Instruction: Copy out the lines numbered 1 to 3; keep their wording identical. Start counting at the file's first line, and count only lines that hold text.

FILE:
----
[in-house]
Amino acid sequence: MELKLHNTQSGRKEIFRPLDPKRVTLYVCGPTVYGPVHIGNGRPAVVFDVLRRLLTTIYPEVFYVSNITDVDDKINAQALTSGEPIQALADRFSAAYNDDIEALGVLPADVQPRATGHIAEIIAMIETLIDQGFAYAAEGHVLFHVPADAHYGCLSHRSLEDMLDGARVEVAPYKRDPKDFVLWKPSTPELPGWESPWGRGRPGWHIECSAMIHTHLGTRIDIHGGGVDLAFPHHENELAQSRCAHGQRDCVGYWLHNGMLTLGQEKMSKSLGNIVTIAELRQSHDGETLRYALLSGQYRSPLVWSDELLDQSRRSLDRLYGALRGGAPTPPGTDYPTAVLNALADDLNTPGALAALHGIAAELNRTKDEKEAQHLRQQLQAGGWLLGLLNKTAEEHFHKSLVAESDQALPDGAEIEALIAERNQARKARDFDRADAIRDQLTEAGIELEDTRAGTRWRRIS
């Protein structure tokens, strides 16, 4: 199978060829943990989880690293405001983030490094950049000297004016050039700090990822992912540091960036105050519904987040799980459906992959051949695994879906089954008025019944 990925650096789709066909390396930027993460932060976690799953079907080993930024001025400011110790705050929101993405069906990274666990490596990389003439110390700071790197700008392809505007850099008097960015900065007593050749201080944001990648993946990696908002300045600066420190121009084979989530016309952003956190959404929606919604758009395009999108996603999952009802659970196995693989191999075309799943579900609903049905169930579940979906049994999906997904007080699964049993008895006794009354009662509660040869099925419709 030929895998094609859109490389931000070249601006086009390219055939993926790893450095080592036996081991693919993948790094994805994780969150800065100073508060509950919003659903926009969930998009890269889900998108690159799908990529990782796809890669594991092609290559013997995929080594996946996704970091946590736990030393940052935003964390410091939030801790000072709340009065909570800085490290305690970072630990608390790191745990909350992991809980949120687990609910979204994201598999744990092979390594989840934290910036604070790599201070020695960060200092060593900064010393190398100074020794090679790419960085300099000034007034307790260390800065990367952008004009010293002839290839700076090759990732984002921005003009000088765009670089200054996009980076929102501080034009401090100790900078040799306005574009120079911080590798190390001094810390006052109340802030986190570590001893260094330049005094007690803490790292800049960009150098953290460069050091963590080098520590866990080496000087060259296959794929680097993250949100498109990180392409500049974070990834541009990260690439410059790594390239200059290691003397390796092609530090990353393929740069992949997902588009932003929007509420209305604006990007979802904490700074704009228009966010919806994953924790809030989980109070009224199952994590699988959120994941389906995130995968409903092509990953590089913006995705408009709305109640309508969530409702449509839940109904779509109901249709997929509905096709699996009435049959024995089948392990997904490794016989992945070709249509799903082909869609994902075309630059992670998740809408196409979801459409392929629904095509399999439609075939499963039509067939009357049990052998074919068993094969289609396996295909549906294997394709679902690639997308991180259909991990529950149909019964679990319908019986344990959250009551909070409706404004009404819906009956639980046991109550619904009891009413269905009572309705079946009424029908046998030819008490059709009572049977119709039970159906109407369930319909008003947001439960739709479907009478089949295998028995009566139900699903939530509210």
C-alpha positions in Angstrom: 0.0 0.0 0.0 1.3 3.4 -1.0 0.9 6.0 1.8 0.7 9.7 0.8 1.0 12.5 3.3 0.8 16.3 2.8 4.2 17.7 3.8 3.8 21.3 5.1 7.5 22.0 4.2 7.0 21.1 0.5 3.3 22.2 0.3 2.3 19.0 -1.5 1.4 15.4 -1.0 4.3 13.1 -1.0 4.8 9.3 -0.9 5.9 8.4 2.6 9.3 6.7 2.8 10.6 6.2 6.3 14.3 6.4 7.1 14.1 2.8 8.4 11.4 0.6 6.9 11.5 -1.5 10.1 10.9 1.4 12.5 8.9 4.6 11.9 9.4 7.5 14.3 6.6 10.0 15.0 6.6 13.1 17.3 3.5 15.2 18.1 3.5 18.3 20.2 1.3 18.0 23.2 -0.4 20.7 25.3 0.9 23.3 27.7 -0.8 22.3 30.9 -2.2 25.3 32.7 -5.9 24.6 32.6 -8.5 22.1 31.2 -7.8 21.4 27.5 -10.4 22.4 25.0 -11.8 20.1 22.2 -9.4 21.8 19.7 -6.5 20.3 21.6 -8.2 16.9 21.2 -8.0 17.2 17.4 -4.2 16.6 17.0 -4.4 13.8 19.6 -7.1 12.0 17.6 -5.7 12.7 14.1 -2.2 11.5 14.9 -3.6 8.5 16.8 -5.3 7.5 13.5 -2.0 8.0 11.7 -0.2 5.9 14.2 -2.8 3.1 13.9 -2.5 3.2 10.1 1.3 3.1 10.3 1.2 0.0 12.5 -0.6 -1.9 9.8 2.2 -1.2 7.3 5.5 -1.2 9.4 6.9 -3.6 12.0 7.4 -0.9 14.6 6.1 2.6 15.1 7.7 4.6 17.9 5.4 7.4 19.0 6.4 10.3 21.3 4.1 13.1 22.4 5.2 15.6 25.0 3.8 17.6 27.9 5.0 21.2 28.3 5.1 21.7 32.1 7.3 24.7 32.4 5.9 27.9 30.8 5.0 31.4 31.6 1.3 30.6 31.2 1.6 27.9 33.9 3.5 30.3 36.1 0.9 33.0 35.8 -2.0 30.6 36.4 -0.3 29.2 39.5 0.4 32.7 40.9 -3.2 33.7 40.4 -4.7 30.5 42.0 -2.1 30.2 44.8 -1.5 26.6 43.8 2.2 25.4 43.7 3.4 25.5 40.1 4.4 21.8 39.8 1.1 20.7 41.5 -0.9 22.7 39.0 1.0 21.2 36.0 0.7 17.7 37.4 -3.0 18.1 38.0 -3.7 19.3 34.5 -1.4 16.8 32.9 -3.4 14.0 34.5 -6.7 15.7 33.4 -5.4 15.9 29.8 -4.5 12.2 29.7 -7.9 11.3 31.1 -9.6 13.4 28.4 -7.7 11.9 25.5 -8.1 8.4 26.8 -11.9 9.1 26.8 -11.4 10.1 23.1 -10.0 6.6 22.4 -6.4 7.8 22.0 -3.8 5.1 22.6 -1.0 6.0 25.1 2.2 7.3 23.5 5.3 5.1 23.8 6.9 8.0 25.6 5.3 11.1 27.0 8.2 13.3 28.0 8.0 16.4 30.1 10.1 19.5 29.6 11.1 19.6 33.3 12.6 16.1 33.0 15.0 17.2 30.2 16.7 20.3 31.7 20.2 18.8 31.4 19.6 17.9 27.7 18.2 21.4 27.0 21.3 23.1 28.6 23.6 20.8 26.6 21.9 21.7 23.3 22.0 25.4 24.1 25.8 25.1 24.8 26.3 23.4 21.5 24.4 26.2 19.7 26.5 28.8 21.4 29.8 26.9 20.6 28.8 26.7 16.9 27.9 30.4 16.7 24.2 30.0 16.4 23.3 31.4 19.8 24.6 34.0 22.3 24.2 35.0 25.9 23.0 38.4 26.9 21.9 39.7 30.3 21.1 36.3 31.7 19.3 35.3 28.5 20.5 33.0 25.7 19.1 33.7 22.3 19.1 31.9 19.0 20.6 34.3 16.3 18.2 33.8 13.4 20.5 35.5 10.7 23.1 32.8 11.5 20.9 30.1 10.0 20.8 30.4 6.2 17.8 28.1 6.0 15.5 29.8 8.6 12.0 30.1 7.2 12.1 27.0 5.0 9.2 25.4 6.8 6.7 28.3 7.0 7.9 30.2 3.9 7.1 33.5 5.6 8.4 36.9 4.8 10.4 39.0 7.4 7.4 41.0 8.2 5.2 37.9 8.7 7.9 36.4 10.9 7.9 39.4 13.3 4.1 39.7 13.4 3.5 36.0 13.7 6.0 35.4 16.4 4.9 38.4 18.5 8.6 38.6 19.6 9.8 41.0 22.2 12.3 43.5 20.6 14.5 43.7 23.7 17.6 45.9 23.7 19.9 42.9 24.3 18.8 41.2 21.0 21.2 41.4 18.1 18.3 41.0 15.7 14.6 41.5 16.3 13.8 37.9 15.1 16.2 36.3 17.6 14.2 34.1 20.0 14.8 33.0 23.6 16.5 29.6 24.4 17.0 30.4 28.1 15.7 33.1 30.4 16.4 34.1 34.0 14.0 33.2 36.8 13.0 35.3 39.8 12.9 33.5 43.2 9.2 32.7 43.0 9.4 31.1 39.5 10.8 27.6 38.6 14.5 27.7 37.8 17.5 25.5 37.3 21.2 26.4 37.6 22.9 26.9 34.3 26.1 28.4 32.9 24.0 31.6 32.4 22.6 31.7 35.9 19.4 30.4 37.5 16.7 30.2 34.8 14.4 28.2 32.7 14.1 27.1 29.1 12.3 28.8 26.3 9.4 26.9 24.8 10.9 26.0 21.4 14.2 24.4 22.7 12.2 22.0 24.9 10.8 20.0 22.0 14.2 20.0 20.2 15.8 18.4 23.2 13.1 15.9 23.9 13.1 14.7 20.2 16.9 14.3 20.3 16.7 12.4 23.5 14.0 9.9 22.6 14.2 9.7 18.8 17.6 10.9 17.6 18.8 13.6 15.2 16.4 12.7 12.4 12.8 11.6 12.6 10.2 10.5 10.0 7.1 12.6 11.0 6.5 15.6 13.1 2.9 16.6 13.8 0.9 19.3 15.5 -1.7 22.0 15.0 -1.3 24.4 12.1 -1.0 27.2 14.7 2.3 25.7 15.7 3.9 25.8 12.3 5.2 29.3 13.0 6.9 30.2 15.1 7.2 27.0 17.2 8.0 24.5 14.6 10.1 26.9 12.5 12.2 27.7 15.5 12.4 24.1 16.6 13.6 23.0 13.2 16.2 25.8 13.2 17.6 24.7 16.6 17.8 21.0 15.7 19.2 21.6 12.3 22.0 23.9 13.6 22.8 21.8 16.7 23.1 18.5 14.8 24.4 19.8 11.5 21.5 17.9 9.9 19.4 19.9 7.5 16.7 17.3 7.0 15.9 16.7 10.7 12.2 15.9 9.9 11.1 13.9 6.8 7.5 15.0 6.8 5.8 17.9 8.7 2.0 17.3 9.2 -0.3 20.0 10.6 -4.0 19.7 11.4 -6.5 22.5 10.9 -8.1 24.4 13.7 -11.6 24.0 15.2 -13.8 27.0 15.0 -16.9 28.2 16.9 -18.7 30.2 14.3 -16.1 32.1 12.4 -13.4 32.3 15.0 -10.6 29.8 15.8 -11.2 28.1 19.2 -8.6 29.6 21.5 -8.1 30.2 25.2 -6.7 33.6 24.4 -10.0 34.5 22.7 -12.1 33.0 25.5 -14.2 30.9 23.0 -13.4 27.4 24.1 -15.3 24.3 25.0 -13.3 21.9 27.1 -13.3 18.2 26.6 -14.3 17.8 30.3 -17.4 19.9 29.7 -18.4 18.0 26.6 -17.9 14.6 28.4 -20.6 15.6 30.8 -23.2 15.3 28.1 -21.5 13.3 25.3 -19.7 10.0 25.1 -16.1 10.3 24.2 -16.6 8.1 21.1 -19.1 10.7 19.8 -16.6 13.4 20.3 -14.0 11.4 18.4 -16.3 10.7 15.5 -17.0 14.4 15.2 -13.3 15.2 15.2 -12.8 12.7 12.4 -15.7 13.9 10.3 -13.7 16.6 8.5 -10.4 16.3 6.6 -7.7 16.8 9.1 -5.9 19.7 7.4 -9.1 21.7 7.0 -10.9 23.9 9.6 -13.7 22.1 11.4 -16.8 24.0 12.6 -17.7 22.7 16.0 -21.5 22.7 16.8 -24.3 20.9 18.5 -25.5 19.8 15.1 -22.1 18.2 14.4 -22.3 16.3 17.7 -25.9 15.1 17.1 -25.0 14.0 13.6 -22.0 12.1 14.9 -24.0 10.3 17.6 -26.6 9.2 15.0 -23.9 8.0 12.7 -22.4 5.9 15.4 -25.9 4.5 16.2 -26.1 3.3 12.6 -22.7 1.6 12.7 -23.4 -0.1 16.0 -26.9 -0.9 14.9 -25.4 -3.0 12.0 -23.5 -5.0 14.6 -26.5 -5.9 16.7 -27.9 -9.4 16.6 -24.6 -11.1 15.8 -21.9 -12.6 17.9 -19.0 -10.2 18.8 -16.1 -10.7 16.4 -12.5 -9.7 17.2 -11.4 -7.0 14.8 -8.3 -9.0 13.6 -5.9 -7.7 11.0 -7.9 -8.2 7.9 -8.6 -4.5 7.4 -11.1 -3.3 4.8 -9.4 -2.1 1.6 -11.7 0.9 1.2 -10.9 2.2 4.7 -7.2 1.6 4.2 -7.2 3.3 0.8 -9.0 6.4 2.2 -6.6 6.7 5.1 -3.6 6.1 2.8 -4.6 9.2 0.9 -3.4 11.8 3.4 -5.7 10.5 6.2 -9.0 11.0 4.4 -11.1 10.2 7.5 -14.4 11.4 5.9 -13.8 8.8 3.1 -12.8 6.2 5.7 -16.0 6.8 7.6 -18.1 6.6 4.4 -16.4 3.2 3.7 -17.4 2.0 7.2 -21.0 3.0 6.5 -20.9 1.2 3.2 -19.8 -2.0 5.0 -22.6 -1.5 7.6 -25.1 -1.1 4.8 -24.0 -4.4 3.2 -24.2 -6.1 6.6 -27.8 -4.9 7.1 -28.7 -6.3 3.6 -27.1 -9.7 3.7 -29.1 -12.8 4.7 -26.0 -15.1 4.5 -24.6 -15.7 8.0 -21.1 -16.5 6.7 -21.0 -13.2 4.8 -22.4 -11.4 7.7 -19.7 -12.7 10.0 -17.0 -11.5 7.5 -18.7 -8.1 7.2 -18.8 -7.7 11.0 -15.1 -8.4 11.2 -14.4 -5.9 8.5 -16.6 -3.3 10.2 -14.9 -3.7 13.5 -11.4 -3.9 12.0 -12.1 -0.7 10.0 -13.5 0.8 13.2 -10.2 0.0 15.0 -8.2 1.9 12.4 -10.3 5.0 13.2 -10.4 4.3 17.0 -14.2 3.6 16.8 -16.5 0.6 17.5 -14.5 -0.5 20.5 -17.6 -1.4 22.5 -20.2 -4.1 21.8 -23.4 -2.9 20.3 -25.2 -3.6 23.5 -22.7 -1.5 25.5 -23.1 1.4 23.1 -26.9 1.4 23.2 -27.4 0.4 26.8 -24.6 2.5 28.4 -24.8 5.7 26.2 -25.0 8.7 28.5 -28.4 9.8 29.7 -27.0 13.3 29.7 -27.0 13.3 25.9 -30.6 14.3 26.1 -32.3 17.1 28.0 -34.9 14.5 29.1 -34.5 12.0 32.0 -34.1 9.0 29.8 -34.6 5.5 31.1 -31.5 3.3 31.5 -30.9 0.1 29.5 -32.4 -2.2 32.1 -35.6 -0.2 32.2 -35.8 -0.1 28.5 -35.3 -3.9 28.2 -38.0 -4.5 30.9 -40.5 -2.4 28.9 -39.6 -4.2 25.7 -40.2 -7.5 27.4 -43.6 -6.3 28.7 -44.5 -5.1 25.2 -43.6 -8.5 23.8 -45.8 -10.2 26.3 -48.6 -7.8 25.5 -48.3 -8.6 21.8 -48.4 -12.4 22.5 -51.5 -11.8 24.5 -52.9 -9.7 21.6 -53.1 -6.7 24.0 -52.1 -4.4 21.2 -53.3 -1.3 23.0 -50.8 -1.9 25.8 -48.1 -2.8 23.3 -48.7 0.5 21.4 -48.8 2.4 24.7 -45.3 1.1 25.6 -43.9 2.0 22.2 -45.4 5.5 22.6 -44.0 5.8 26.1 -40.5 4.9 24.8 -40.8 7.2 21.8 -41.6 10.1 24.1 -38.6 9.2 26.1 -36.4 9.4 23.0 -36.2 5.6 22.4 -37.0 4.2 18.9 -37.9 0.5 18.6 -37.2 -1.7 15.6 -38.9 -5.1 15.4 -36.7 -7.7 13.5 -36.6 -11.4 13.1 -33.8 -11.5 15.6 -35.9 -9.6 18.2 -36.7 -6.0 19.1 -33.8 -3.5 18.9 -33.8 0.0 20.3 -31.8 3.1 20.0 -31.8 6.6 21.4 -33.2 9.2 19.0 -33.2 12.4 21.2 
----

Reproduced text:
[in-house]
Amino acid sequence: MELKLHNTQSGRKEIFRPLDPKRVTLYVCGPTVYGPVHIGNGRPAVVFDVLRRLLTTIYPEVFYVSNITDVDDKINAQALTSGEPIQALADRFSAAYNDDIEALGVLPADVQPRATGHIAEIIAMIETLIDQGFAYAAEGHVLFHVPADAHYGCLSHRSLEDMLDGARVEVAPYKRDPKDFVLWKPSTPELPGWESPWGRGRPGWHIECSAMIHTHLGTRIDIHGGGVDLAFPHHENELAQSRCAHGQRDCVGYWLHNGMLTLGQEKMSKSLGNIVTIAELRQSHDGETLRYALLSGQYRSPLVWSDELLDQSRRSLDRLYGALRGGAPTPPGTDYPTAVLNALADDLNTPGALAALHGIAAELNRTKDEKEAQHLRQQLQAGGWLLGLLNKTAEEHFHKSLVAESDQALPDGAEIEALIAERNQARKARDFDRADAIRDQLTEAGIELEDTRAGTRWRRIS
């Protein structure tokens, strides 16, 4: 199978060829943990989880690293405001983030490094950049000297004016050039700090990822992912540091960036105050519904987040799980459906992959051949695994879906089954008025019944 990925650096789709066909390396930027993460932060976690799953079907080993930024001025400011110790705050929101993405069906990274666990490596990389003439110390700071790197700008392809505007850099008097960015900065007593050749201080944001990648993946990696908002300045600066420190121009084979989530016309952003956190959404929606919604758009395009999108996603999952009802659970196995693989191999075309799943579900609903049905169930579940979906049994999906997904007080699964049993008895006794009354009662509660040869099925419709 030929895998094609859109490389931000070249601006086009390219055939993926790893450095080592036996081991693919993948790094994805994780969150800065100073508060509950919003659903926009969930998009890269889900998108690159799908990529990782796809890669594991092609290559013997995929080594996946996704970091946590736990030393940052935003964390410091939030801790000072709340009065909570800085490290305690970072630990608390790191745990909350992991809980949120687990609910979204994201598999744990092979390594989840934290910036604070790599201070020695960060200092060593900064010393190398100074020794090679790419960085300099000034007034307790260390800065990367952008004009010293002839290839700076090759990732984002921005003009000088765009670089200054996009980076929102501080034009401090100790900078040799306005574009120079911080590798190390001094810390006052109340802030986190570590001893260094330049005094007690803490790292800049960009150098953290460069050091963590080098520590866990080496000087060259296959794929680097993250949100498109990180392409500049974070990834541009990260690439410059790594390239200059290691003397390796092609530090990353393929740069992949997902588009932003929007509420209305604006990007979802904490700074704009228009966010919806994953924790809030989980109070009224199952994590699988959120994941389906995130995968409903092509990953590089913006995705408009709305109640309508969530409702449509839940109904779509109901249709997929509905096709699996009435049959024995089948392990997904490794016989992945070709249509799903082909869609994902075309630059992670998740809408196409979801459409392929629904095509399999439609075939499963039509067939009357049990052998074919068993094969289609396996295909549906294997394709679902690639997308991180259909991990529950149909019964679990319908019986344990959250009551909070409706404004009404819906009956639980046991109550619904009891009413269905009572309705079946009424029908046998030819008490059709009572049977119709039970159906109407369930319909008003947001439960739709479907009478089949295998028995009566139900699903939530509210």